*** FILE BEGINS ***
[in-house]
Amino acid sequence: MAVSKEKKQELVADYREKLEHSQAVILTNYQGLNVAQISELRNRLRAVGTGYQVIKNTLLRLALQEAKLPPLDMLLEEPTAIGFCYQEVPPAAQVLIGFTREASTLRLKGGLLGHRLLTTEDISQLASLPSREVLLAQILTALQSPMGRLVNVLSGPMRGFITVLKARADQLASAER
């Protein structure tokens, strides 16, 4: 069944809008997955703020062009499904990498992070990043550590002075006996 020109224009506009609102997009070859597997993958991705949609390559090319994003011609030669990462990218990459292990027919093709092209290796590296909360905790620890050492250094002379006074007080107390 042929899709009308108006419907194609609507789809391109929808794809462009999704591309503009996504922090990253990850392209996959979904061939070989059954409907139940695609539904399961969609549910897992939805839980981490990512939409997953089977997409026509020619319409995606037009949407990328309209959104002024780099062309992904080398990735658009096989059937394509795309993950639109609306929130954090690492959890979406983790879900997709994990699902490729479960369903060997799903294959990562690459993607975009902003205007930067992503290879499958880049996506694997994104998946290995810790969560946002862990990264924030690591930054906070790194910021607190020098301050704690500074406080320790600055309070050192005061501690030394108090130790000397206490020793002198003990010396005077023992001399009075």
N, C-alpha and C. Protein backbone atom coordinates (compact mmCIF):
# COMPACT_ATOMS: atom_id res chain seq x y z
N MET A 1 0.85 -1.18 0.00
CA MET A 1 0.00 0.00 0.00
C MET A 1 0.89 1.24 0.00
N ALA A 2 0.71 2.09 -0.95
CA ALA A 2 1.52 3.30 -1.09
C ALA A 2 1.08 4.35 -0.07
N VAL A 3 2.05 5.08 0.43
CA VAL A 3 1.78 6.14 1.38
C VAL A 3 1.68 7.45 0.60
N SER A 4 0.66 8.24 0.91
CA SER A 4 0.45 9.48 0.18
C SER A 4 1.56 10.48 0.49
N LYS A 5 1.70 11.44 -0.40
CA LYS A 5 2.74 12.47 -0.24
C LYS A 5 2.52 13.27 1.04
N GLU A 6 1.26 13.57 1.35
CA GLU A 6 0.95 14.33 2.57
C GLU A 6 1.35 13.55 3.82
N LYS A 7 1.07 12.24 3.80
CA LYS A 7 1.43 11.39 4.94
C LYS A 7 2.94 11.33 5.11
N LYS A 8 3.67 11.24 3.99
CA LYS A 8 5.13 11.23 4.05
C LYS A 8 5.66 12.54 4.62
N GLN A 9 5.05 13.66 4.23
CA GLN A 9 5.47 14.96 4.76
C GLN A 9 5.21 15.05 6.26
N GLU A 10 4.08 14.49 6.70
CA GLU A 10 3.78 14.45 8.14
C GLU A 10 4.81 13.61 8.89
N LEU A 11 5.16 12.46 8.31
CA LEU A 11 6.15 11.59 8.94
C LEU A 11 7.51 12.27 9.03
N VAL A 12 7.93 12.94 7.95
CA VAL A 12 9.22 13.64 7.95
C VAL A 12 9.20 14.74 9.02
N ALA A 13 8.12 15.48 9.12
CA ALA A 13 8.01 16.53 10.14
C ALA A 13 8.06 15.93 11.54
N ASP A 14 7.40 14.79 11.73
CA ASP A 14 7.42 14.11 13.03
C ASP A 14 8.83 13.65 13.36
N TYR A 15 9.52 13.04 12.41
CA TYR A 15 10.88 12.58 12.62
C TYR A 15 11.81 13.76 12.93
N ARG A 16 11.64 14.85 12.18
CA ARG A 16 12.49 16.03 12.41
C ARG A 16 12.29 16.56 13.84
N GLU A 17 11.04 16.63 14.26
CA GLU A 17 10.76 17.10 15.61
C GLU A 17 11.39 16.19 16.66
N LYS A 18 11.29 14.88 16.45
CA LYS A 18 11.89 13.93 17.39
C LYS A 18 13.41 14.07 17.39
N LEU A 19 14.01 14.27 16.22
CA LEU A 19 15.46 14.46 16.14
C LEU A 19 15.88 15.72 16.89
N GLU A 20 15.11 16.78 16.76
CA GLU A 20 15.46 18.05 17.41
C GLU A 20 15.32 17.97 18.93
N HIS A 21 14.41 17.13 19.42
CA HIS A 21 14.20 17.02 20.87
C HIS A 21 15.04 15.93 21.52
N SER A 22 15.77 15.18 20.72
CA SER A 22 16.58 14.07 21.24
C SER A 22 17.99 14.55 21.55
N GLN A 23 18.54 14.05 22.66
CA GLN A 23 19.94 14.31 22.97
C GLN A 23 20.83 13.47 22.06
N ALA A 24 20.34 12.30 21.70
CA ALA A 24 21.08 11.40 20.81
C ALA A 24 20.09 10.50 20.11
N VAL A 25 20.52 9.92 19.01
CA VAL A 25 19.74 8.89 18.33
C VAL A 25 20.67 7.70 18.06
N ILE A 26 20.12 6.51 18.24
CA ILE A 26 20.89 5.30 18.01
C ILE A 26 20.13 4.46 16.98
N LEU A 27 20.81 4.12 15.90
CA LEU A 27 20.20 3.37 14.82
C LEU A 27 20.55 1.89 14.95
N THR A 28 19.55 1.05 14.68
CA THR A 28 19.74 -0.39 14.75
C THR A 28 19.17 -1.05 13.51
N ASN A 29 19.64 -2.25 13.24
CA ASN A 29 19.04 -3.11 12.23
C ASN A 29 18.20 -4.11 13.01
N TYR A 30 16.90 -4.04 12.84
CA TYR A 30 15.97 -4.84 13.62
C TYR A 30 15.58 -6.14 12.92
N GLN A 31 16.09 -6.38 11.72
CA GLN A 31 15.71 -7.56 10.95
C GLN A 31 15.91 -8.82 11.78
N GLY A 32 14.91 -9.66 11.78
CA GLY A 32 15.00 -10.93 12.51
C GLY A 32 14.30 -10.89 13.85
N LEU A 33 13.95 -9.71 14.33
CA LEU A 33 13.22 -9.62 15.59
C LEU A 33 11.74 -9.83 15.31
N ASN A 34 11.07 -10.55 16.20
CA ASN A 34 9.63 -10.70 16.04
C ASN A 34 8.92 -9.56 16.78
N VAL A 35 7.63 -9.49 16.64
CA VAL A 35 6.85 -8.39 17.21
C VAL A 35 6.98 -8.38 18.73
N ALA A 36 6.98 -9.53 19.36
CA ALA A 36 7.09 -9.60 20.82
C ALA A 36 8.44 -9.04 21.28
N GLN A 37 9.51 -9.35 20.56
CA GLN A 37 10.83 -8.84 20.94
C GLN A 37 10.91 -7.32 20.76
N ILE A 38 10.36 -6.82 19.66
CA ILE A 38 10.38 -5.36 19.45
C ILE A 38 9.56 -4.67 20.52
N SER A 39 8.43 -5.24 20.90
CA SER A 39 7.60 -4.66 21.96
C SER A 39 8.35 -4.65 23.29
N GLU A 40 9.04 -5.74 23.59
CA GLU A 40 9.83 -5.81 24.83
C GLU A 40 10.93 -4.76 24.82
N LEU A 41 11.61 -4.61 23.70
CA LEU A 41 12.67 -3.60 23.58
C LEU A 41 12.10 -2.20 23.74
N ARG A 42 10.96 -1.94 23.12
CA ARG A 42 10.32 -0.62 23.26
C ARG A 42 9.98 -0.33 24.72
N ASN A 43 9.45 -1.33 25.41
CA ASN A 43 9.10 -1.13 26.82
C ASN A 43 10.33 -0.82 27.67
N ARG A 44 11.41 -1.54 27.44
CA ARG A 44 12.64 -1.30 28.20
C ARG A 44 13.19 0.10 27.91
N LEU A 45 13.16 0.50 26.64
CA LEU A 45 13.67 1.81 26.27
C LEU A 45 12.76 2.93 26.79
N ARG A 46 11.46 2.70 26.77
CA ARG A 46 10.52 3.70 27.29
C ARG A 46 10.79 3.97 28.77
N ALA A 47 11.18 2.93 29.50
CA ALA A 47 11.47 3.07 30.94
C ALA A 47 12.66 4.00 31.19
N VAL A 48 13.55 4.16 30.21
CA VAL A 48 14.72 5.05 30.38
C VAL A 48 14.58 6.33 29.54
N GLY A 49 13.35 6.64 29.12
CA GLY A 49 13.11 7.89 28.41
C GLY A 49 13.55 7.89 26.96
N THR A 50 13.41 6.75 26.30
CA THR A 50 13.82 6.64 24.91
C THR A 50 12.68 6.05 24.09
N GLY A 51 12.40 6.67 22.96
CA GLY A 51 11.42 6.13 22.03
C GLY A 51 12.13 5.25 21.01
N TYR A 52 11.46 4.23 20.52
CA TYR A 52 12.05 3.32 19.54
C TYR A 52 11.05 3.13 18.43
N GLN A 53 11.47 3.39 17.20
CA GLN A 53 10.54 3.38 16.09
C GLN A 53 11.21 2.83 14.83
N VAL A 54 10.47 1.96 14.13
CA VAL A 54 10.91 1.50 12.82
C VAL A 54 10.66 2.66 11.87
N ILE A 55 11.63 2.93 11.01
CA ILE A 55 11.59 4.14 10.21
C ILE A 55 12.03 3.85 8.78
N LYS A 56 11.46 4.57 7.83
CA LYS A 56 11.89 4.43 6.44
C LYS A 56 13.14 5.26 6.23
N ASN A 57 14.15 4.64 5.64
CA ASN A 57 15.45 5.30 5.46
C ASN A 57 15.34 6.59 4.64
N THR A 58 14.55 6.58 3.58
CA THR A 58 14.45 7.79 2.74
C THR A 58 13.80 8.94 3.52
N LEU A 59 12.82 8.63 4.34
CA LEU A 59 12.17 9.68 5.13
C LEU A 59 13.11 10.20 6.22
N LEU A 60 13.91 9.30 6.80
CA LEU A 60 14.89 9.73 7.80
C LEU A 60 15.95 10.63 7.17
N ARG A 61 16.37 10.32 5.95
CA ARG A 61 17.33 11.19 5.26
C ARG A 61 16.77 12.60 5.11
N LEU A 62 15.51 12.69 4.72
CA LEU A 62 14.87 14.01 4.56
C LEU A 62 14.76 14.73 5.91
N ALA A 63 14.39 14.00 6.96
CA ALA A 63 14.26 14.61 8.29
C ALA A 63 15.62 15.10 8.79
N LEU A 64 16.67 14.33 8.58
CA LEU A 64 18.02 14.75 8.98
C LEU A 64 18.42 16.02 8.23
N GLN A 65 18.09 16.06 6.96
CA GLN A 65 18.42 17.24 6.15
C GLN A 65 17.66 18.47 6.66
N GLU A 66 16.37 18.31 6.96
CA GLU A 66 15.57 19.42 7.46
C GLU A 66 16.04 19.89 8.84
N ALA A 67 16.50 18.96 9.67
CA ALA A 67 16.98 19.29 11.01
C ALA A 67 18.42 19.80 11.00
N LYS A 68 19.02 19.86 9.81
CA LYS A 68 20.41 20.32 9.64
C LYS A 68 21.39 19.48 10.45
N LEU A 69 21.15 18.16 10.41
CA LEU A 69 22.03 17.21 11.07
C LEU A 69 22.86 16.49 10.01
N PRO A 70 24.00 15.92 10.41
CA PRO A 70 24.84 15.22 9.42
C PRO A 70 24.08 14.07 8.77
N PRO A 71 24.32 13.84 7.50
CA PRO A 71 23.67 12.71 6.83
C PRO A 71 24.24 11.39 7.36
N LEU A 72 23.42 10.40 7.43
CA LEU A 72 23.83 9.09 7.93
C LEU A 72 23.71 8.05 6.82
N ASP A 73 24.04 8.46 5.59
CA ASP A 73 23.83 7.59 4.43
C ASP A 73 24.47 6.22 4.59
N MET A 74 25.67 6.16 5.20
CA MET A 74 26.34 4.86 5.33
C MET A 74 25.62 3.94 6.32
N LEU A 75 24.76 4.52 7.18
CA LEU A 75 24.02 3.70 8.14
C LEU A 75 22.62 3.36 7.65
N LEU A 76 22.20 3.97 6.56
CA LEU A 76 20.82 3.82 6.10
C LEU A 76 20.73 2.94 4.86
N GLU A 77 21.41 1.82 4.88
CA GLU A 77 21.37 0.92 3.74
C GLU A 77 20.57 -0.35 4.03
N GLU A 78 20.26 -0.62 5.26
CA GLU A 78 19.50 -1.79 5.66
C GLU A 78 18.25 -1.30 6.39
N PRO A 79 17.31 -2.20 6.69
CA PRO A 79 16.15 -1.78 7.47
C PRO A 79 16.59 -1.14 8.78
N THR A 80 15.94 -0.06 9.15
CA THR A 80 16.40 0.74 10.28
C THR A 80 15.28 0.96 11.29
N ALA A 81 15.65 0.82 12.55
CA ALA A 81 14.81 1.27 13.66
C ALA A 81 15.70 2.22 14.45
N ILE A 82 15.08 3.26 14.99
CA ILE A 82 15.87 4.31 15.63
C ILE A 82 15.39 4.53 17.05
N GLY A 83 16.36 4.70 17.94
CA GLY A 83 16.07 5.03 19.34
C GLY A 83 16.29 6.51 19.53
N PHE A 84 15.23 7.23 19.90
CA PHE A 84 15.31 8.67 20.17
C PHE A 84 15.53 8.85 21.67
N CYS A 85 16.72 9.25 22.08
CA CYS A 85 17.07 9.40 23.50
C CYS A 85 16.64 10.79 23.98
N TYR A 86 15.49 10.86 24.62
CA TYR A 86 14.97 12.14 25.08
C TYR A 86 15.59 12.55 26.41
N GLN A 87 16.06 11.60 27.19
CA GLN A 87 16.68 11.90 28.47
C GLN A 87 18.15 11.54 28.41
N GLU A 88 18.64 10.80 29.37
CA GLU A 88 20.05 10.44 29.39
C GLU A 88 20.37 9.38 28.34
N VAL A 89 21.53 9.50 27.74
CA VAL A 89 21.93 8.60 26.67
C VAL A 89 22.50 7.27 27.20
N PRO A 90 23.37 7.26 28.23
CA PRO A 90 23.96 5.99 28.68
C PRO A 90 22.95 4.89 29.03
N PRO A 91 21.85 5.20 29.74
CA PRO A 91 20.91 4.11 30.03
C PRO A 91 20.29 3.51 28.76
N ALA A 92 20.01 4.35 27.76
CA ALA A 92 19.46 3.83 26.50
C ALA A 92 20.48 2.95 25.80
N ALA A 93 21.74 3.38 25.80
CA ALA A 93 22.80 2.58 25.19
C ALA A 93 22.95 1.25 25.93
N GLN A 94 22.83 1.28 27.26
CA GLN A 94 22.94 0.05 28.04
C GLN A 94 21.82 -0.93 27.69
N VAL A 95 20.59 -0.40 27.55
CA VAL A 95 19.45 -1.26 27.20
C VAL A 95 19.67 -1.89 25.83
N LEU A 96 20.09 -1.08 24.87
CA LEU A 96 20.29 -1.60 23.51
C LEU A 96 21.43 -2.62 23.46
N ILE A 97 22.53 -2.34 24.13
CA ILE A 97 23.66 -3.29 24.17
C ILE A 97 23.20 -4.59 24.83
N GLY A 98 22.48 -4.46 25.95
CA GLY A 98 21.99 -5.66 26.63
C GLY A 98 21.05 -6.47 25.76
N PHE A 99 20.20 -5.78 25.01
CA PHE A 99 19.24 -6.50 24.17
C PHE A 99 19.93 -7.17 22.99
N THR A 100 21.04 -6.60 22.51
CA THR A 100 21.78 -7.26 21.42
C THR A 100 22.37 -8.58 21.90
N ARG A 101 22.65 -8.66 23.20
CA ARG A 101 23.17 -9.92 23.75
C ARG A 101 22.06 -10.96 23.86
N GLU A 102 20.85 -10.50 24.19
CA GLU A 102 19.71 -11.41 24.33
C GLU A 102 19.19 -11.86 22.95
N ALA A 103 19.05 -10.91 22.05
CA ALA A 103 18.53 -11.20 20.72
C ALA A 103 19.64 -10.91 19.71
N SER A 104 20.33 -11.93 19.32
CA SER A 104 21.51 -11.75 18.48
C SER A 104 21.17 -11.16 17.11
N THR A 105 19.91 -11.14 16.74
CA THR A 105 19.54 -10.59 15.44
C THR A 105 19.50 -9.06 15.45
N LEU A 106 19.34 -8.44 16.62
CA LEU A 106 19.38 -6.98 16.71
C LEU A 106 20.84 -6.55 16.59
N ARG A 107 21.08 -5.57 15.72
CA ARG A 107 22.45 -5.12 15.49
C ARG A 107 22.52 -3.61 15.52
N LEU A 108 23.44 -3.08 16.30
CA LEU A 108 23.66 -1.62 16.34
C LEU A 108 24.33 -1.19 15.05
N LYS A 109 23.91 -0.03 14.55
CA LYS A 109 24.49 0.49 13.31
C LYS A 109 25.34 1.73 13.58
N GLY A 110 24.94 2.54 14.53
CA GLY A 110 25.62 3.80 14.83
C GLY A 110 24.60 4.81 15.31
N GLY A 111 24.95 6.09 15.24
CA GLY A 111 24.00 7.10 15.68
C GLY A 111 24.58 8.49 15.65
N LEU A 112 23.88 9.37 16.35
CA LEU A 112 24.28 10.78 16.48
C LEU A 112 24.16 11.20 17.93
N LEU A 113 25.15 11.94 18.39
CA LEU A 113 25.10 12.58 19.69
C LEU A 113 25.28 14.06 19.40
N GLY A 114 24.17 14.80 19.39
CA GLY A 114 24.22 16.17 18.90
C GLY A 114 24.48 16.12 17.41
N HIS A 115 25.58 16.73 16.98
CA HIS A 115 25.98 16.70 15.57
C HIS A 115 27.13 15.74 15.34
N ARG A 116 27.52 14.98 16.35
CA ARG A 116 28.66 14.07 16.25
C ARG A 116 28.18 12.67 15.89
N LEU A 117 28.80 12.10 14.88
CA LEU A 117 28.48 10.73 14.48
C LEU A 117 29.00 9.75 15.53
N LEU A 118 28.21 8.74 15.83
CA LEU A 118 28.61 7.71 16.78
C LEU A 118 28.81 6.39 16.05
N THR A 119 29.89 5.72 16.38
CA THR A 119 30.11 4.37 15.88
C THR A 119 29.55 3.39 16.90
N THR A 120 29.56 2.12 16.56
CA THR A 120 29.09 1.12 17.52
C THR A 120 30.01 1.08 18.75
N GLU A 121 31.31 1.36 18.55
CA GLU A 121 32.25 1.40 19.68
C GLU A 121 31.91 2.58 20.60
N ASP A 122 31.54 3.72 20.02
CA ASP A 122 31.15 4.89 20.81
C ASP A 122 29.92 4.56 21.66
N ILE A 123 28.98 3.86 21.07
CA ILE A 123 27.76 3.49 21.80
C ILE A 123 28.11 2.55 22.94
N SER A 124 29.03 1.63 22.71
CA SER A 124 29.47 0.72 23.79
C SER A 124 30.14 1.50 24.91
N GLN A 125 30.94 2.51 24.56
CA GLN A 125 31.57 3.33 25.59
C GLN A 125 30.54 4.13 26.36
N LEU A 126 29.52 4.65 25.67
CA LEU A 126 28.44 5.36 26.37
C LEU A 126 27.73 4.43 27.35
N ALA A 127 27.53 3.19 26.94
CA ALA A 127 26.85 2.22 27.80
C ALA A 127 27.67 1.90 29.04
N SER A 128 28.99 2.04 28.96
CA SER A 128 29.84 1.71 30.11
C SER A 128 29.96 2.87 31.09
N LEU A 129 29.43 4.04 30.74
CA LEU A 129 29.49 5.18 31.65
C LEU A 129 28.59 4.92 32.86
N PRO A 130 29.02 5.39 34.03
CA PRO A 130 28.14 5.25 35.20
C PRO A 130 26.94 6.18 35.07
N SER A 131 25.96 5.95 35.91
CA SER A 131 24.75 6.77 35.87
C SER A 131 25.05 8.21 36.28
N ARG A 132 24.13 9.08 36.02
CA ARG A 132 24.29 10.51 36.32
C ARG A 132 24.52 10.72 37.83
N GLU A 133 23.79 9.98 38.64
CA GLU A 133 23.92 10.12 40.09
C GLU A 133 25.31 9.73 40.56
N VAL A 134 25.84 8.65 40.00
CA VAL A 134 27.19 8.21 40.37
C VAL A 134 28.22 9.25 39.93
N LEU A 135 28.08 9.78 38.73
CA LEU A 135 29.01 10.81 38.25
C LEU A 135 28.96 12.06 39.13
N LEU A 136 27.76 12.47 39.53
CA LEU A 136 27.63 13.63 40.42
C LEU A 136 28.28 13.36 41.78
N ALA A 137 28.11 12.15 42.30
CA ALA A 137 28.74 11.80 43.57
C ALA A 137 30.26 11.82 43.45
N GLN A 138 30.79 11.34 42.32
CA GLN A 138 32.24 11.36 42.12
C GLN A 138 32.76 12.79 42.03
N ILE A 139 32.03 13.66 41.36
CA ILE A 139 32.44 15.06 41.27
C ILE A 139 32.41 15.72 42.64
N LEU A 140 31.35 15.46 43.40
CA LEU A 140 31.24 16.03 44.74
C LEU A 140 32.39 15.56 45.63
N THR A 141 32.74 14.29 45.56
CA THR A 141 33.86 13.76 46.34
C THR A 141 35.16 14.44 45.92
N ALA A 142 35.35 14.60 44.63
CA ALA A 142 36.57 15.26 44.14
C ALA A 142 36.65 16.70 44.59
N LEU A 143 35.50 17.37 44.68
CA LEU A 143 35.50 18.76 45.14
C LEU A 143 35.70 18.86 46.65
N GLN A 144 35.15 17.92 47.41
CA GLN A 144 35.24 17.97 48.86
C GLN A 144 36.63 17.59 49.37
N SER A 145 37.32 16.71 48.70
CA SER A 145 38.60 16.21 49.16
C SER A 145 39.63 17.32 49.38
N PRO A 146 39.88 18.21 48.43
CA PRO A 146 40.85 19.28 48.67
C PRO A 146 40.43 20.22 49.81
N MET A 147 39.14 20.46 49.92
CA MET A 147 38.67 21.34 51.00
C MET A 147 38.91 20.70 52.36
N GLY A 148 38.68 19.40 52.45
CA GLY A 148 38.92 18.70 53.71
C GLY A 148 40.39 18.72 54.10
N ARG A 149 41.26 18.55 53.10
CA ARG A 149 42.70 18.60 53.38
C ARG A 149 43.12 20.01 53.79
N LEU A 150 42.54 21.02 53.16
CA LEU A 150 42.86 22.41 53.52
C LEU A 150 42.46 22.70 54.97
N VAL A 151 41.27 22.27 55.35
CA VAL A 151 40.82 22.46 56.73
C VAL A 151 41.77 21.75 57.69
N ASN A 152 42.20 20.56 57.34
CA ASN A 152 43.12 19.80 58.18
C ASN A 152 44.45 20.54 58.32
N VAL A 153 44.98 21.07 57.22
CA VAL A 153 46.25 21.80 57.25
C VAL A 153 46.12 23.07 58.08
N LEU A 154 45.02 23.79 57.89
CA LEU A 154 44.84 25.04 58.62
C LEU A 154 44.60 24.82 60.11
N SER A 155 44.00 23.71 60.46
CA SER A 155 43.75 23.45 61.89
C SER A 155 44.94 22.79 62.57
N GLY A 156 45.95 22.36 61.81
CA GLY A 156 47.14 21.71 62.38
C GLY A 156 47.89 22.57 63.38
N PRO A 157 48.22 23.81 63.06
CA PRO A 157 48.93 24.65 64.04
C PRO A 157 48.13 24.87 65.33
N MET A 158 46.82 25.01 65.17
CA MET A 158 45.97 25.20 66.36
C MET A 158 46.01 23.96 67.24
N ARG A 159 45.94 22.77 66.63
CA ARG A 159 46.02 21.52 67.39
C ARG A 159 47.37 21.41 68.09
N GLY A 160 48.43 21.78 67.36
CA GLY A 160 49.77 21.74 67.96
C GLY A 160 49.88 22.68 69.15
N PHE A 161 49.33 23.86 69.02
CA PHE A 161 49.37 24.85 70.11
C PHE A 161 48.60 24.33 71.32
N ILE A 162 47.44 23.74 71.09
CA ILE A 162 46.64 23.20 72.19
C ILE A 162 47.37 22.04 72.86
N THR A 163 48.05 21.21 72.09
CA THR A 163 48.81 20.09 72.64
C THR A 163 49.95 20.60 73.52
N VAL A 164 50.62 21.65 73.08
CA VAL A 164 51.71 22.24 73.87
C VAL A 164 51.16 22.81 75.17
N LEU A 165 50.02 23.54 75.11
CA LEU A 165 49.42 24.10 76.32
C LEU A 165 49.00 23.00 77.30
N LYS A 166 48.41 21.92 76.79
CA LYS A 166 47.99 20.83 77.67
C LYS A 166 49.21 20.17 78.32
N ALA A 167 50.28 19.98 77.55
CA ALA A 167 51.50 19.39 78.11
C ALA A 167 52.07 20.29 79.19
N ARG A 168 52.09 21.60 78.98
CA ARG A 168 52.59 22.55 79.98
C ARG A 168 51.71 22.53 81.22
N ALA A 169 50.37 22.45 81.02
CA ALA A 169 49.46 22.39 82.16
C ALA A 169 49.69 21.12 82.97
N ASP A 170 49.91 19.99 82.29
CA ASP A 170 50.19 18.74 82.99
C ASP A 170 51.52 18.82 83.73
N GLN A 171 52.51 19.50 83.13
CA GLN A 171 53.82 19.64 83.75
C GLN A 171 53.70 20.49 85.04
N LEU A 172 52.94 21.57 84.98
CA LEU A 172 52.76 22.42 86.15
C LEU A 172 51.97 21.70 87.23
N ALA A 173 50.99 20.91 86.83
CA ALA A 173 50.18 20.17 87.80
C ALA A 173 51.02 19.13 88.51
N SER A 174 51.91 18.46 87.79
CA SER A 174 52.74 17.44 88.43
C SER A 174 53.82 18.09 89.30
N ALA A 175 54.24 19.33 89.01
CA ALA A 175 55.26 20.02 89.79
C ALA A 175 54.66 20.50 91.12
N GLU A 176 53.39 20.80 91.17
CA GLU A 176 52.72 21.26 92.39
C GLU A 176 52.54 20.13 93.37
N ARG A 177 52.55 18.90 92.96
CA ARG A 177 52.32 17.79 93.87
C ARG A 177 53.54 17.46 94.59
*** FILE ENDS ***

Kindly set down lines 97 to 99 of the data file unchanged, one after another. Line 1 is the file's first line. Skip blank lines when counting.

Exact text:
CA GLN A 31 15.71 -7.56 10.95
C GLN A 31 15.91 -8.82 11.78
N GLY A 32 14.91 -9.66 11.78